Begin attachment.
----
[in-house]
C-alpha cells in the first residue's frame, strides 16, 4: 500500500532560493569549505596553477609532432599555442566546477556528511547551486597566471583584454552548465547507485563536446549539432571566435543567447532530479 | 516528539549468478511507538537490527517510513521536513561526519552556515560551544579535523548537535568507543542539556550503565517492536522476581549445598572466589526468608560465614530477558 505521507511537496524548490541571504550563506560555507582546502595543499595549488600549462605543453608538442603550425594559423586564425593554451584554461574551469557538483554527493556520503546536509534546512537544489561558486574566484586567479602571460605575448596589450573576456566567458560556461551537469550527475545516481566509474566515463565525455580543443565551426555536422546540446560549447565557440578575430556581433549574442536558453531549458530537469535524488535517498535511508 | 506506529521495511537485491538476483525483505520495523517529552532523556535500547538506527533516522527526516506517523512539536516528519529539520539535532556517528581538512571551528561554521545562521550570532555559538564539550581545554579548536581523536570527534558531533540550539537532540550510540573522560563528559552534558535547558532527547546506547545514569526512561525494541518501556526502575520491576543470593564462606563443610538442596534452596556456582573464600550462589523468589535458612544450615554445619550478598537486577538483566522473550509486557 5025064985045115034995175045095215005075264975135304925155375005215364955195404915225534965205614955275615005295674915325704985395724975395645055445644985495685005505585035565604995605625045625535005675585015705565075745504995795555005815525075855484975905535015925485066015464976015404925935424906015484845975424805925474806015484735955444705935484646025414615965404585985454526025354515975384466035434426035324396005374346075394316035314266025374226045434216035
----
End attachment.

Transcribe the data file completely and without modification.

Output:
[in-house]
C-alpha cells in the first residue's frame, strides 16, 4: 500500500532560493569549505596553477609532432599555442566546477556528511547551486597566471583584454552548465547507485563536446549539432571566435543567447532530479 | 516528539549468478511507538537490527517510513521536513561526519552556515560551544579535523548537535568507543542539556550503565517492536522476581549445598572466589526468608560465614530477558 505521507511537496524548490541571504550563506560555507582546502595543499595549488600549462605543453608538442603550425594559423586564425593554451584554461574551469557538483554527493556520503546536509534546512537544489561558486574566484586567479602571460605575448596589450573576456566567458560556461551537469550527475545516481566509474566515463565525455580543443565551426555536422546540446560549447565557440578575430556581433549574442536558453531549458530537469535524488535517498535511508 | 506506529521495511537485491538476483525483505520495523517529552532523556535500547538506527533516522527526516506517523512539536516528519529539520539535532556517528581538512571551528561554521545562521550570532555559538564539550581545554579548536581523536570527534558531533540550539537532540550510540573522560563528559552534558535547558532527547546506547545514569526512561525494541518501556526502575520491576543470593564462606563443610538442596534452596556456582573464600550462589523468589535458612544450615554445619550478598537486577538483566522473550509486557 5025064985045115034995175045095215005075264975135304925155375005215364955195404915225534965205614955275615005295674915325704985395724975395645055445644985495685005505585035565604995605625045625535005675585015705565075745504995795555005815525075855484975905535015925485066015464976015404925935424906015484845975424805925474806015484735955444705935484646025414615965404585985454526025354515975384466035434426035324396005374346075394316035314266025374226045434216035